with the declining values of homes, the mindset that allowed borrowers with poor credit, questionable income and negligible reserves to obtain 80-15 and 80-20 loans; we find ourselves in a predicament that seems to worsen daily.

the 80-20 loans have pretty much disappeared. 80-15 loans still exist, in small pockets. there are, of course, lenders out there who still lend up to 100% of value on a home equity loan (small, institutional lenders predominately, i believe). but, of course, the market to whom they will lend has shrunk. no longer will you be able to march your 600 credit score into the local branch and walk out with carte blanche up to 100% of your property value. for that matter, if your value today is $250000, for example; tomorrow's value might be $240000. where does that put the lender? where does that put the borrower? the answers to those two questions are readily apparent - "in trouble."

we've seen a return to the conservatism that predominated the marketplace in years past. for 2008, this is a very good sign. we need to retrench and fix our problems before we begin to go back to the liberal attitudes of the past.

it is a sign of the times to drive down the street and see foreclosure signs peppering the yards of some of our neighbors; but it is not a welcome sign. we need to eliminate our excessive ways in order to go back to some sort of normalcy.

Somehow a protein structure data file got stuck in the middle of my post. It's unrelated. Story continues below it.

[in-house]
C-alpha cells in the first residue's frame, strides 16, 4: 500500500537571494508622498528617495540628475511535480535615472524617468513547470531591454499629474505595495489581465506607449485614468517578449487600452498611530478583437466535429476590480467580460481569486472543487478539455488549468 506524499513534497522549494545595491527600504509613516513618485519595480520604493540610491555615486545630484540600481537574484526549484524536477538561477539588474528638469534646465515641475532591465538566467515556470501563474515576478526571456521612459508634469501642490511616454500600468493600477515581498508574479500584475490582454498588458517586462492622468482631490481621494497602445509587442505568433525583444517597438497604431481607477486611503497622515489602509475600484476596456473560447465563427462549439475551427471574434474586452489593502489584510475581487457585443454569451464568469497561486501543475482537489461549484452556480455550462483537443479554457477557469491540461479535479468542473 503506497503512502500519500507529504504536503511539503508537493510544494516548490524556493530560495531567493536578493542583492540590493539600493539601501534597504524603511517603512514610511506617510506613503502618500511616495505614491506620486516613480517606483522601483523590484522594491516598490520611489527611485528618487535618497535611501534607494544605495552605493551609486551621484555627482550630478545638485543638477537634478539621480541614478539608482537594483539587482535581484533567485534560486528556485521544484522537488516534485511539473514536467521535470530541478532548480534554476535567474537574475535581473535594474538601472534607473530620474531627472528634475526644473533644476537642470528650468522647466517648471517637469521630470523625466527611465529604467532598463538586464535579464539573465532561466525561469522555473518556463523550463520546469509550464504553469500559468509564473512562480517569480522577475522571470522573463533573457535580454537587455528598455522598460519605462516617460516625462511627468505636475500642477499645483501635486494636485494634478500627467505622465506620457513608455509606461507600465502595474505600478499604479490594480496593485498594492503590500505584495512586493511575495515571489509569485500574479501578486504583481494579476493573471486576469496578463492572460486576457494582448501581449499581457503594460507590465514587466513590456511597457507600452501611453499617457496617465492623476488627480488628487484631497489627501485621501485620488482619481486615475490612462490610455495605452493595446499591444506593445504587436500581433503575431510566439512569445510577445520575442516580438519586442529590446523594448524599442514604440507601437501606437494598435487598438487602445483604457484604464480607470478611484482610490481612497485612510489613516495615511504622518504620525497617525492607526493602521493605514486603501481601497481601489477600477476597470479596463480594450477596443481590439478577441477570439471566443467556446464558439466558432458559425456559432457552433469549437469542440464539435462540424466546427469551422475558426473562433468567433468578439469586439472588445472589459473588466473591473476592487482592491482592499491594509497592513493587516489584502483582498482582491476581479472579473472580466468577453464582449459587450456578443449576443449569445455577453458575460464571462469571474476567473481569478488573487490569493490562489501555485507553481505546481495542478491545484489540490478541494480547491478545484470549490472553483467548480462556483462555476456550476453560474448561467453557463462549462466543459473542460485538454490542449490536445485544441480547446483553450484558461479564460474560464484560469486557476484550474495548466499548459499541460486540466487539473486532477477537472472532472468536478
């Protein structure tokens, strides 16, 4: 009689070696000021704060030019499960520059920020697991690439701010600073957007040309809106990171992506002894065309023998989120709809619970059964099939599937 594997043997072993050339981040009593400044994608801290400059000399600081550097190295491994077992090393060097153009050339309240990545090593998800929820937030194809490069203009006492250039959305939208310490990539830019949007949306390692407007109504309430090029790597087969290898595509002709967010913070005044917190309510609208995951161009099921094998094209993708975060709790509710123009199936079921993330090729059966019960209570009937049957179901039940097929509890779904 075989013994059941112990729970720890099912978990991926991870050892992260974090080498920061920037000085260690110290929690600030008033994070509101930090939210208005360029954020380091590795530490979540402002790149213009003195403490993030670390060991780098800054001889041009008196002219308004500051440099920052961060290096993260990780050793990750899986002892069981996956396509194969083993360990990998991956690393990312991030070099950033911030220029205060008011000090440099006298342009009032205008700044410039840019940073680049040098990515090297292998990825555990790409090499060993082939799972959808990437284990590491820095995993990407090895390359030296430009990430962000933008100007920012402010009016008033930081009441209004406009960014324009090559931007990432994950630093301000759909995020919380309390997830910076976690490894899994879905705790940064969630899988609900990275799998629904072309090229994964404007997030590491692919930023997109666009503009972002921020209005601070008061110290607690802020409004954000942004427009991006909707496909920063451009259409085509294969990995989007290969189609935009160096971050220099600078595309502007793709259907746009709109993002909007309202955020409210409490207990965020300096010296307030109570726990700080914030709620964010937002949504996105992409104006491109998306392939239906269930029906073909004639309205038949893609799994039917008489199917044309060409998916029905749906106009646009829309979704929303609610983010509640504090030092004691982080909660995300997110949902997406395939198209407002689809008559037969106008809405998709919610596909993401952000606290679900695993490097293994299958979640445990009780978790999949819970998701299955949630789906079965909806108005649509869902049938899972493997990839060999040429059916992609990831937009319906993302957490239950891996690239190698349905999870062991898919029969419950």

the "equity crunch" is real, and it only makes sense to eliminate the riskiest product lines that we lenders have offered.

i trust that some sensibility will be restored to our mortgage marketplace in the very near future. in some cases, there has been an overreaction to what is perceived to be a crisis. sooner than later, i hope, we will be able to return to normalcy (whatever that may be) and continue to do the very good things we've been known for all these years.
Posted on: 12th Apr, 2008 04:50 am
home value==400000.00
AGE 92
Posted on: 07th Sep, 2008 05:33 pm
Posted on: 07th Sep, 2008 05:35 pm

3 things are important when it comes to qualifying for a home equity loan. These are your credit history, debt-to-income ratio and the loan-to-value ratio. Know more about the qualifying criteria and how much to borrow from .

Take care
Posted on: 08th Sep, 2008 05:00 am
It is very difficult ot find a lender that will do no income verification for those with limited income however there are a few lenders left.
Posted on: 16th Sep, 2008 11:44 pm
I have a first mortgage of 93,000 and a home equity loan of 13,000 and i am about to forclose on the first mortgage what will happen to the home equity loan
Posted on: 22nd Sep, 2008 06:54 pm
Hi Drmalisha8!

Welcome to MortgageFit forums!

Your question has been answered in the following link given below:

Hope this will help you.


Posted on: 23rd Sep, 2008 02:17 am
Posted on: 17th Nov, 2008 01:51 am
AMOUNT 7,00,000
Posted on: 17th Nov, 2008 01:56 am
I think you should consult a bank loacted in your area. They will be able to tell you about the loan terms and other details. You may consult any financial institution as well.
Posted on: 17th Nov, 2008 04:29 am